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Feature Creature - Cuttlefish

Credits: Paul Naylor

Have you heard of the CUTTLEFISH? After the stormy spring weather, beachcombers might be more likely to find cuttlefish bones washing up on along the coast. This is often the closest many of us will ever get to this amazing sea creature, but there is more to this mollusc than you might think.

Fantastic facts:

 

*Life span: 1-2 years     *Super-powers: Intelligence and colour changes

 

*Enemies: Dolphins, seals, sharks, big fish and other cuttlefish!    

 

*Favourite foods: Small fish, shrimps, worms, crabs and soft-bodied sea creatures

 

*Latin name: Sepia officinalis (sepia - dark brown pigment, officinalis - used in medicine)

 

What are these curious creatures and what can they do? Cuttlefish are:

 

Masters of disguise 

 

Cuttlefish are famous for their ability to quickly change the colour of their skin, and sometimes even the texture. This allows young cuttlefish to hide from hungry predators by blending into the sea floor and may help with catching prey. It also allows adult cuttlefish to communicate with each other. Particularly during breeding, cuttlefish flush many different dark or light colours and can ripple paterns across their bodies. This helps to attact mates and show mood to rivals, with dark colours thought to be aggressive and light colours admitting defeat!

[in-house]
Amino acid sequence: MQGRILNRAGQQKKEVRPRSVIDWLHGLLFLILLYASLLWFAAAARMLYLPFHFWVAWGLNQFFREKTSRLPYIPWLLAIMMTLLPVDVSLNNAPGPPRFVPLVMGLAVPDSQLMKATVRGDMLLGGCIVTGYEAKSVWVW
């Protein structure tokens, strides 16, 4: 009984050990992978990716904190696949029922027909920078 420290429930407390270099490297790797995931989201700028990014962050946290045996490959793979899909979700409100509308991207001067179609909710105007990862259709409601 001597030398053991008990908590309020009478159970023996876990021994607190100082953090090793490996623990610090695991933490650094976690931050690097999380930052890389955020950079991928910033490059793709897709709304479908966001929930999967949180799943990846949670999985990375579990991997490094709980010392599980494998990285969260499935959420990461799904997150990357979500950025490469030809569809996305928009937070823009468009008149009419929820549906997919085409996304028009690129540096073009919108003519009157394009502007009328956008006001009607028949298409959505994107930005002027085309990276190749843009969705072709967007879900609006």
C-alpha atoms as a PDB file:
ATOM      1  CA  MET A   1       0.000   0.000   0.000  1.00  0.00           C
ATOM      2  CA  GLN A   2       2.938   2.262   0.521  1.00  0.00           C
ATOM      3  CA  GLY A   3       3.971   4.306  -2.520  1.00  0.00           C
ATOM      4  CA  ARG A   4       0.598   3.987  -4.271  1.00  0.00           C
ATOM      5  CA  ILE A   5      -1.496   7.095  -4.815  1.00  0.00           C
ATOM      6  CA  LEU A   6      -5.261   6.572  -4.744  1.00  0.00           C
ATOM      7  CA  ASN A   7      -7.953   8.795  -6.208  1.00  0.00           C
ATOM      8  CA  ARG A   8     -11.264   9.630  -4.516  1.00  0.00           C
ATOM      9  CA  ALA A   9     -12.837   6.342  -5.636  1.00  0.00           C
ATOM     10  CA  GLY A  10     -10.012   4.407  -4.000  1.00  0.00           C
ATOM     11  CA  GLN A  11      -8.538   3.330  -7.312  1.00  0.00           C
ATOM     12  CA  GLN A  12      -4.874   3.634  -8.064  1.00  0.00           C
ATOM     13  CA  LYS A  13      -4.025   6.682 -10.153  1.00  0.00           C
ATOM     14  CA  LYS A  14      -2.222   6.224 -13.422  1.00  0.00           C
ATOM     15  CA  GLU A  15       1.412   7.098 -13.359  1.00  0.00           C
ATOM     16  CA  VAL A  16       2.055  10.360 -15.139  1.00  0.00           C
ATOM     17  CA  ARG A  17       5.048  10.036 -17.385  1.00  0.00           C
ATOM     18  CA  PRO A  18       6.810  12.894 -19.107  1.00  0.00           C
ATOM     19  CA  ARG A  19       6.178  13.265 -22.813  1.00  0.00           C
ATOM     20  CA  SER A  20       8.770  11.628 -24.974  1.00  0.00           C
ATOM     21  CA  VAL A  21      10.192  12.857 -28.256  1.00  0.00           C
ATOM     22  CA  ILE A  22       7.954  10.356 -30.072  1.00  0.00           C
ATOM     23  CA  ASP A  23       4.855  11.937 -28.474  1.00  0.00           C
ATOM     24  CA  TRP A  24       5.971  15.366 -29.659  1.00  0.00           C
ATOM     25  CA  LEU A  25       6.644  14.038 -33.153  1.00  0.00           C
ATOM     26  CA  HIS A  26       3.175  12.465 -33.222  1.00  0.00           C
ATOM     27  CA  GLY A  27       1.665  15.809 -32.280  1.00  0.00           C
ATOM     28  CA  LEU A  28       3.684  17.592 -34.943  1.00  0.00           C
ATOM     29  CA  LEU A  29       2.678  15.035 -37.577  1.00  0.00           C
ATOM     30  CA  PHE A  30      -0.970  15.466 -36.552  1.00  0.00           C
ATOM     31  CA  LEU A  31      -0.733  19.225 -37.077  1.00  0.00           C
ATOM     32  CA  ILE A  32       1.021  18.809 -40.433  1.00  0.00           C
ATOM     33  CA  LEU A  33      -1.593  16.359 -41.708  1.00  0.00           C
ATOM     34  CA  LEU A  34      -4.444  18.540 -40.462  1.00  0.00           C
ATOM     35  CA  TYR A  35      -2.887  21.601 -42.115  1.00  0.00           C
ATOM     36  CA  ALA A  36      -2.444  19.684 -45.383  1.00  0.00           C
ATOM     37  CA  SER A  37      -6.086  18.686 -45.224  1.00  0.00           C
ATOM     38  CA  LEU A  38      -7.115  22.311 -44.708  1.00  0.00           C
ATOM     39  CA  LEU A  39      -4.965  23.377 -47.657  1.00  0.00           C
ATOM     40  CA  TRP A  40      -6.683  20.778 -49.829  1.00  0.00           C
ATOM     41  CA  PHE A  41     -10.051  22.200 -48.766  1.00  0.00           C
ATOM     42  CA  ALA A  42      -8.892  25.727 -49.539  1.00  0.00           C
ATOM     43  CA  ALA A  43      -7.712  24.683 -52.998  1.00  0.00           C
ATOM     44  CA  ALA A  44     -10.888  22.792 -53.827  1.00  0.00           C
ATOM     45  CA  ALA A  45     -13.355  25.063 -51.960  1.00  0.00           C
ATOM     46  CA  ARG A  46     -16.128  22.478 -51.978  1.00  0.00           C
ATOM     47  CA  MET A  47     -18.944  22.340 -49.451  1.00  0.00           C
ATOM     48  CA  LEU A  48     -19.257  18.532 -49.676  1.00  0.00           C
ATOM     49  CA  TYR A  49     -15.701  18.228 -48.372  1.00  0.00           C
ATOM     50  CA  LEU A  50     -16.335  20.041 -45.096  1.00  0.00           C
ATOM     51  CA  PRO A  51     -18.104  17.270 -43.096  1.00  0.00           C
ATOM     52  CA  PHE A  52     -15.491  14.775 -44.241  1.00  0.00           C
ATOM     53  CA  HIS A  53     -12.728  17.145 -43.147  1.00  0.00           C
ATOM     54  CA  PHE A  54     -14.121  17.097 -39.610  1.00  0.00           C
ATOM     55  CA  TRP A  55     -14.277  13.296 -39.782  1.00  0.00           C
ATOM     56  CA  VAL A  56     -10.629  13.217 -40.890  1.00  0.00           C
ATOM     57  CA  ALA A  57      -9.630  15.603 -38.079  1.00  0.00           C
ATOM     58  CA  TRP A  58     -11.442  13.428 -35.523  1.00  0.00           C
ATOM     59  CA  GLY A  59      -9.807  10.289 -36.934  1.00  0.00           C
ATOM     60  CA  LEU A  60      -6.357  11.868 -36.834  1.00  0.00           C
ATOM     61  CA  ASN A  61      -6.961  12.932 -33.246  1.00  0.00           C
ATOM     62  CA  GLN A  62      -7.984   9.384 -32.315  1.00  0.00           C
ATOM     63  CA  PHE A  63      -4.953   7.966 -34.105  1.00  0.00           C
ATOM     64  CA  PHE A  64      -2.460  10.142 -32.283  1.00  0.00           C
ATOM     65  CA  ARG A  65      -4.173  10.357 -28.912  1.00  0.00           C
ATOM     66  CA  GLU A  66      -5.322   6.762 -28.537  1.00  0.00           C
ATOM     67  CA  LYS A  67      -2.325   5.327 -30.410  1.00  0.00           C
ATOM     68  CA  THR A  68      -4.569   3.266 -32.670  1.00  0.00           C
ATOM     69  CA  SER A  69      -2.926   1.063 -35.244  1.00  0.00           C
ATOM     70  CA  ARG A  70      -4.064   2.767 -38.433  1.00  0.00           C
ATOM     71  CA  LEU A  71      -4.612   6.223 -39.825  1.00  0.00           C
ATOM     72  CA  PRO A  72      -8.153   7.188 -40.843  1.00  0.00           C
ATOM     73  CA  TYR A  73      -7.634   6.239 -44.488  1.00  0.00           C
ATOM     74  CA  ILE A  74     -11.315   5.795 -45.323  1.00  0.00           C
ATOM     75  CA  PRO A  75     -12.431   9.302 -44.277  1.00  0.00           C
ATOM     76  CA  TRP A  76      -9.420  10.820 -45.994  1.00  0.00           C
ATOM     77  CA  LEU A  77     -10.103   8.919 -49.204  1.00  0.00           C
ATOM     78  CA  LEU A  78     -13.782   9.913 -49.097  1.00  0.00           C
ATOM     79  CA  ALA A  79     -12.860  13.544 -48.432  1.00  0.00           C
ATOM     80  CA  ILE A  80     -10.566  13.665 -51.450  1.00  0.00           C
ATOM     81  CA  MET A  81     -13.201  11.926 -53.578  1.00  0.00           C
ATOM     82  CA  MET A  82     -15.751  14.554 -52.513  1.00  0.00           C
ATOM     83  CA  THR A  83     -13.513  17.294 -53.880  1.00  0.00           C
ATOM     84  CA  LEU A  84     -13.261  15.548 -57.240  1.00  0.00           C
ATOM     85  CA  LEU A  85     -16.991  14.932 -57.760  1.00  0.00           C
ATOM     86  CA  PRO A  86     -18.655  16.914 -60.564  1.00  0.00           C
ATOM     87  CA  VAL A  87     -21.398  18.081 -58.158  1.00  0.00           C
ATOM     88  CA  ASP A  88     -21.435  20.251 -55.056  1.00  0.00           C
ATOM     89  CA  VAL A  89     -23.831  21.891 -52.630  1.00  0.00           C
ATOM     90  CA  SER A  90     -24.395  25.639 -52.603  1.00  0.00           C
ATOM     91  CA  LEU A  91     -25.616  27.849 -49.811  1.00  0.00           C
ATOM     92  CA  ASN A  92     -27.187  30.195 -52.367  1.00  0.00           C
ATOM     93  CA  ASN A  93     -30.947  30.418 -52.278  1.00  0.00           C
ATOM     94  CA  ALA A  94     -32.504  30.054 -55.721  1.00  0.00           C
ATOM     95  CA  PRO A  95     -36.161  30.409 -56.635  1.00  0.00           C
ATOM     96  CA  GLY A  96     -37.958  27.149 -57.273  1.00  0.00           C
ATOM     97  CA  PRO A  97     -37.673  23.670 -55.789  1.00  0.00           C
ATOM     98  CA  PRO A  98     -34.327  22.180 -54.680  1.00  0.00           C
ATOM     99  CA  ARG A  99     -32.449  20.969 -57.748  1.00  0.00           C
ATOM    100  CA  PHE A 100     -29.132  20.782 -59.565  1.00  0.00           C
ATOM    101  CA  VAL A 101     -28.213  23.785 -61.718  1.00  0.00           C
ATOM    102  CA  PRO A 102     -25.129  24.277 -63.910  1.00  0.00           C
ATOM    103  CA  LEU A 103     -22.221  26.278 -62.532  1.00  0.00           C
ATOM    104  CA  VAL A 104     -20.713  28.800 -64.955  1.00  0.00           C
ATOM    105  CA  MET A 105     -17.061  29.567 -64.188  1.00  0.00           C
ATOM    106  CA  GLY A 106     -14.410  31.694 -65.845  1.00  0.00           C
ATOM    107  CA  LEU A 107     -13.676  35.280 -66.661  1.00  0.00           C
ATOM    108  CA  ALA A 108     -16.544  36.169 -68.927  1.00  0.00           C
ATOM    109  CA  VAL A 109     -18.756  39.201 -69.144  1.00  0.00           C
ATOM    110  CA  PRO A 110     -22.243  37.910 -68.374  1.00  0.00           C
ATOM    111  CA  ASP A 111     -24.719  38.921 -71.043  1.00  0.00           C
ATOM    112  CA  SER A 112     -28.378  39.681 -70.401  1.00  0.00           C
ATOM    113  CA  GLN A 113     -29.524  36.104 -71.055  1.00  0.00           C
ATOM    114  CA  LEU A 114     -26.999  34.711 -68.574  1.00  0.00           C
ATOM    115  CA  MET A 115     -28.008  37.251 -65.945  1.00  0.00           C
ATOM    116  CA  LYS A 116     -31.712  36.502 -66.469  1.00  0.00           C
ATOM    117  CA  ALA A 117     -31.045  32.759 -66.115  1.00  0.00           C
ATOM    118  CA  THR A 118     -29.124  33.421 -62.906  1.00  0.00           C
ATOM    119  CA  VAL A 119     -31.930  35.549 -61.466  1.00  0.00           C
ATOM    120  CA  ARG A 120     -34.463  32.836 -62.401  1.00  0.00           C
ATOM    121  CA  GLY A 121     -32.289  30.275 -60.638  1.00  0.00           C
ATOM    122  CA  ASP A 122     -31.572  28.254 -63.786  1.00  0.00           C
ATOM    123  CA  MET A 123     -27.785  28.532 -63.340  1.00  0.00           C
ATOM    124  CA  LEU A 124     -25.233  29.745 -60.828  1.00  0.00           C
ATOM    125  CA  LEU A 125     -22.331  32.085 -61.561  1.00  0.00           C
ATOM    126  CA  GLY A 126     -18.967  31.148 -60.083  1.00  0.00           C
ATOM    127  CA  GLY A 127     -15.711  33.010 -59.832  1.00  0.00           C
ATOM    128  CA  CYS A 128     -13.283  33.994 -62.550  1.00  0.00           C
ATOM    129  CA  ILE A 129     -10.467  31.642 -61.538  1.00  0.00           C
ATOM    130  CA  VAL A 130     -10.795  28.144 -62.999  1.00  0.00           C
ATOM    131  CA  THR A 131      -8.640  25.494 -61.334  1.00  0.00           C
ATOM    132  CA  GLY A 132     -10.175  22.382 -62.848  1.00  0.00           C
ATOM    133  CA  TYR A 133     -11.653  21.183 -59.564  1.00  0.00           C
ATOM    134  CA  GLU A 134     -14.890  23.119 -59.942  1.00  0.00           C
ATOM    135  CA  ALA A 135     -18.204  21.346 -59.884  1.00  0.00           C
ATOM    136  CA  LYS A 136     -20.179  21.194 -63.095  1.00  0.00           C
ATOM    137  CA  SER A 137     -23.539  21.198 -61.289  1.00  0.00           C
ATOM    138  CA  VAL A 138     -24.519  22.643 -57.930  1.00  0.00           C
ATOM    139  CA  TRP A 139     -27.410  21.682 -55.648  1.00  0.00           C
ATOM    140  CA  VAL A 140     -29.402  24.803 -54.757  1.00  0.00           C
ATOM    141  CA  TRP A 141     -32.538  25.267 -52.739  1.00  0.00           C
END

Escape artists

 

The cuttlefish gets its scientific name from the dark brown ink it produces which was traditionally used as a dye and drawing fluid. The cuttlefish squirts this ink in a dark cloud when threatened, helping to conceal its escape and confuse predators.

 

Budgie food  

 

If you have a budgie at home, you may already give it a special white block to nibble to provide the calcium it needs for strong and healthy feathers, claws and beak. Many pet shops sell cuttlebone to do this, but have you ever wondered where it comes from ? This is the lightweight inner part of the cuttlefish that helps give their soft body structure and also enables them to float.

 

 

 

If you want to try and find your own cuttlebone on a beach near you, check out Nick Baker's awesome new guide to beachcombing on the Wildlife Watch YouTube channel for his top tips! 

 

Worldwide 

 

The species of cuttlefish found in UK waters - mostly along the south and west coasts - is just one of many across the world. Have a look at the video below of an octopus entertaining an Australian diver. Can you guess where the cuttlefish might come in...?